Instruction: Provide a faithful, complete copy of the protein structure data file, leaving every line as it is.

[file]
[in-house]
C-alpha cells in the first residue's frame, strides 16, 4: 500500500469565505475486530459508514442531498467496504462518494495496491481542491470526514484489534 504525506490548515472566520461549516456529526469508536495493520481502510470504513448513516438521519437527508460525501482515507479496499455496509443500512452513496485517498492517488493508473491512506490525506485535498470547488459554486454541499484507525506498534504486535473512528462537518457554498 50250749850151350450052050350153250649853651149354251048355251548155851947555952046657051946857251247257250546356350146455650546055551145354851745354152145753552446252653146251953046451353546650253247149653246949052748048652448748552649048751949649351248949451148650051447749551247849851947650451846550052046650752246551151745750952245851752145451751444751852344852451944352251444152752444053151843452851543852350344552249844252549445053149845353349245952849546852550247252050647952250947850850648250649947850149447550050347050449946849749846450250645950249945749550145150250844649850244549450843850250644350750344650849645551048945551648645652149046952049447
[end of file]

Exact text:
[in-house]
C-alpha cells in the first residue's frame, strides 16, 4: 500500500469565505475486530459508514442531498467496504462518494495496491481542491470526514484489534 504525506490548515472566520461549516456529526469508536495493520481502510470504513448513516438521519437527508460525501482515507479496499455496509443500512452513496485517498492517488493508473491512506490525506485535498470547488459554486454541499484507525506498534504486535473512528462537518457554498 50250749850151350450052050350153250649853651149354251048355251548155851947555952046657051946857251247257250546356350146455650546055551145354851745354152145753552446252653146251953046451353546650253247149653246949052748048652448748552649048751949649351248949451148650051447749551247849851947650451846550052046650752246551151745750952245851752145451751444751852344852451944352251444152752444053151843452851543852350344552249844252549445053149845353349245952849546852550247252050647952250947850850648250649947850149447550050347050449946849749846450250645950249945749550145150250844649850244549450843850250644350750344650849645551048945551648645652149046952049447